1886: The New York legislature establishes a commission to determine "the most humane and practical method known to medical science of carrying into effect the sentence of death." The panel opposes execution by hanging because of its frequent bungling and tendency to degenerate into an ugly public spectacle. After considering alternatives such as electrocution, cyanide poisoning and intravenous injection of morphine, it recommends electrocution.

1890: First use of the electric chair. Ax murderer William Kemmler is electrocuted in the state prison at Auburn, N.Y., with 12 physicians in attendance.

1924: First use of the gas chamber occurs in Nevada.

1930-1967: A total of 3,829 Americans are executed, an average of 10 per year. Executions peak in 1935, when 199 are put to death, then decline during 1950s and 1960s. In 1967, executions cease, pending outcome of legal challenges to death penalty.

1972: By a vote of 5 to 4, U.S. Supreme Court declares death penalty unconstitutional as imposed by widely varying state laws. Capital punishment is suspended.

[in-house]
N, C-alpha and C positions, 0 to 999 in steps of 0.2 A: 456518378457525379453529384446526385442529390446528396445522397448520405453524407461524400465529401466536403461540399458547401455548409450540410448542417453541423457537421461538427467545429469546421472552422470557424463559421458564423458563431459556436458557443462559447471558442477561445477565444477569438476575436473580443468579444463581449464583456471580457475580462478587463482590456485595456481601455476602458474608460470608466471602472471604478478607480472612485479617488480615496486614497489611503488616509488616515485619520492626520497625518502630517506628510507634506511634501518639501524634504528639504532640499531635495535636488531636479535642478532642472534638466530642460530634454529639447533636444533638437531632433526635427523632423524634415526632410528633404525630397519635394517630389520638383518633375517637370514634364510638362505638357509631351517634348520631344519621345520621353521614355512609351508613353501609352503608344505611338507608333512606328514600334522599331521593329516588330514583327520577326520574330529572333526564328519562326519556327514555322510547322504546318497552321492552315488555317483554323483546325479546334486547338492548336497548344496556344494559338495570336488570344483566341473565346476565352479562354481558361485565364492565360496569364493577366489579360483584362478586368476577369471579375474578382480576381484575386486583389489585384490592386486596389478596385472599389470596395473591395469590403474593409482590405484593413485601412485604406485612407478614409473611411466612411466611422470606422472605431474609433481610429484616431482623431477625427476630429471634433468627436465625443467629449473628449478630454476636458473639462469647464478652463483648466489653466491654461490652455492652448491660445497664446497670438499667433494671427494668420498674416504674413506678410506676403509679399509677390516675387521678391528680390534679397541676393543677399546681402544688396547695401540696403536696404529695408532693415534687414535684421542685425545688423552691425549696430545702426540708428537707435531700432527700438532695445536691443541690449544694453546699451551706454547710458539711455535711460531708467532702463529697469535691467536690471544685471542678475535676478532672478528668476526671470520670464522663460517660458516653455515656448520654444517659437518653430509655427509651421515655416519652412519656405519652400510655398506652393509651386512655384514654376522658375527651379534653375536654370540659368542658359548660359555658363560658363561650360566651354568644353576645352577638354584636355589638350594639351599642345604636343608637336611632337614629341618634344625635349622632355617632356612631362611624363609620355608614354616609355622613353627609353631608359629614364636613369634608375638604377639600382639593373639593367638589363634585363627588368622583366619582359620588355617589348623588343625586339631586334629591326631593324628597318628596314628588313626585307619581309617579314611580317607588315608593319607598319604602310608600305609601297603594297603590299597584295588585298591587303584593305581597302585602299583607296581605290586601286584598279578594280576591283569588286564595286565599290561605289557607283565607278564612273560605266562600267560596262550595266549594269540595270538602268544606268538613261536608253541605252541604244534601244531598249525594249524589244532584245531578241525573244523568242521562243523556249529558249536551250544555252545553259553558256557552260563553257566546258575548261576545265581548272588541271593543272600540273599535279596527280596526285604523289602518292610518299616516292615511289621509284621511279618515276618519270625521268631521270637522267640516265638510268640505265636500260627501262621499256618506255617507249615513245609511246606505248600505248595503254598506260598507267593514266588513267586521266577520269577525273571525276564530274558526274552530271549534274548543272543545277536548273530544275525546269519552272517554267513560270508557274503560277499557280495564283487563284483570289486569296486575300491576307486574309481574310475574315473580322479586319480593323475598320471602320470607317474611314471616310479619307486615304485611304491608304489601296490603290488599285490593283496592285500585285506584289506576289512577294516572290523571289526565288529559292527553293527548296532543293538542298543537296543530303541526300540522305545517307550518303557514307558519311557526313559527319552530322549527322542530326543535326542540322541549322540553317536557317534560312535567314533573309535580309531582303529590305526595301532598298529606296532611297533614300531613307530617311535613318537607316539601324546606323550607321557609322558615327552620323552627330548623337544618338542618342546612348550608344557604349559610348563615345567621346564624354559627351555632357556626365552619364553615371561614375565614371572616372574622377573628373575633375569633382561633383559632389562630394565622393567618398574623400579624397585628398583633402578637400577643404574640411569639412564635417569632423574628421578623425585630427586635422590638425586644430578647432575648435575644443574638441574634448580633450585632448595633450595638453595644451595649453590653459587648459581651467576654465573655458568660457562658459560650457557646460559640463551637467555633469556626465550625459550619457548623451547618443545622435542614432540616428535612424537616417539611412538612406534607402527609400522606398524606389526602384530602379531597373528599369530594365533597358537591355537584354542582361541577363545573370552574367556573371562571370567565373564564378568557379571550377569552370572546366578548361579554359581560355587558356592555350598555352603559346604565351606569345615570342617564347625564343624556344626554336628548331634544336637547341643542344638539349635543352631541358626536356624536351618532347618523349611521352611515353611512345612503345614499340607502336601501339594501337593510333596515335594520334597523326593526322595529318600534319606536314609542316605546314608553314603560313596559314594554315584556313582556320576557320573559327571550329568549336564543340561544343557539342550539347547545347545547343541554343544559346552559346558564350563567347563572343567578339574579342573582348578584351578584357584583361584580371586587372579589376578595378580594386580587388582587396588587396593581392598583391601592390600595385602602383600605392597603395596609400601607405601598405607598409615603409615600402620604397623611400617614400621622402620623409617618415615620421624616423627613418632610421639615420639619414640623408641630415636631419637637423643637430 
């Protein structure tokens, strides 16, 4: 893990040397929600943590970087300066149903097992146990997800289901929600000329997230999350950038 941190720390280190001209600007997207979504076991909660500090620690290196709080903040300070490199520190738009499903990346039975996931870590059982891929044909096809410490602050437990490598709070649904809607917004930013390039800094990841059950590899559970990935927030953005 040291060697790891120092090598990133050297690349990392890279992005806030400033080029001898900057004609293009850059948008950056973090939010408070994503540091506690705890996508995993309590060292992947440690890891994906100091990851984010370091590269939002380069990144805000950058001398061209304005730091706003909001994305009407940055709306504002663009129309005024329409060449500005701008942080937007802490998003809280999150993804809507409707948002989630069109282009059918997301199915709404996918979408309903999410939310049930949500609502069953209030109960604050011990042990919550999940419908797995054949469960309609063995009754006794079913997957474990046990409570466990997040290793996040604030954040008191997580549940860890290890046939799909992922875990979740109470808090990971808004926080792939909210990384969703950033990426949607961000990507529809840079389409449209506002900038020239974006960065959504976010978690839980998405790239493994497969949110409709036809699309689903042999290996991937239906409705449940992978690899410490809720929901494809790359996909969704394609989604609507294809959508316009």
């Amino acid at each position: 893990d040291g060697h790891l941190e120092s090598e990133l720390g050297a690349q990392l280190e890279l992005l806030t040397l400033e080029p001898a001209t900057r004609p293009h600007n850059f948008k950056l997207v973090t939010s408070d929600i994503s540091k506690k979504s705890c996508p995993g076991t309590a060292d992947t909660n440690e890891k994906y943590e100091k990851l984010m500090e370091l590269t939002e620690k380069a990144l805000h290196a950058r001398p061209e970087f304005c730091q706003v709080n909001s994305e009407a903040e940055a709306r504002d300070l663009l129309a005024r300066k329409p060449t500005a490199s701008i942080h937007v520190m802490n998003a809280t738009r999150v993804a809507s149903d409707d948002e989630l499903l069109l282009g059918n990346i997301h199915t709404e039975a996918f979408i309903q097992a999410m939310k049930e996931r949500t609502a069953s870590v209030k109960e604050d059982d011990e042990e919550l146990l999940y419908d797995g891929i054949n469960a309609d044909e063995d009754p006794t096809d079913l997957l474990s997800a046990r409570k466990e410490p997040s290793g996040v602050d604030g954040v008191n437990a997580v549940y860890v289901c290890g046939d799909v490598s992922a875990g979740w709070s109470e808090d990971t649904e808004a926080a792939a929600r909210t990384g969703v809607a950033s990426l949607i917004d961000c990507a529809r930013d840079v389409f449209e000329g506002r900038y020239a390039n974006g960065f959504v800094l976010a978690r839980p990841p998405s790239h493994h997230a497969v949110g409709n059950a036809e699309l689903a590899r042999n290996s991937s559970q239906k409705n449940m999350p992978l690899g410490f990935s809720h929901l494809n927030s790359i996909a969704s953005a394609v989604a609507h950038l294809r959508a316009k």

1976: Supreme Court in a 7 to 2 vote reinstates death penalty, declaring revised laws in Florida, Georgia and Texas constitutional.

1977: Oklahoma, followed quickly by Texas, becomes first state to adopt lethal injection as method of execution.

1977: Gary Gilmore is executed by firing squad in Utah, ending a 10-year moratorium on capital punishment.

Dec. 7, 1982: First execution by lethal injection. Charles Brooks is put to death in Texas.

1982-1990: A total of 142 Americans are executed -- 82 in the electric chair, 55 by lethal injection, 4 in the gas chamber and 1 by firing squad.

Nov. 29, 1990: Pennsylvania becomes 20th state to enact a death penalty law specifying lethal injection.

Dec. 17, 1990: Leonel Herrera is scheduled to be executed by lethal injection in Texas. Barring a last-minute reprieve, he would become the 143rd American put to death since 1976.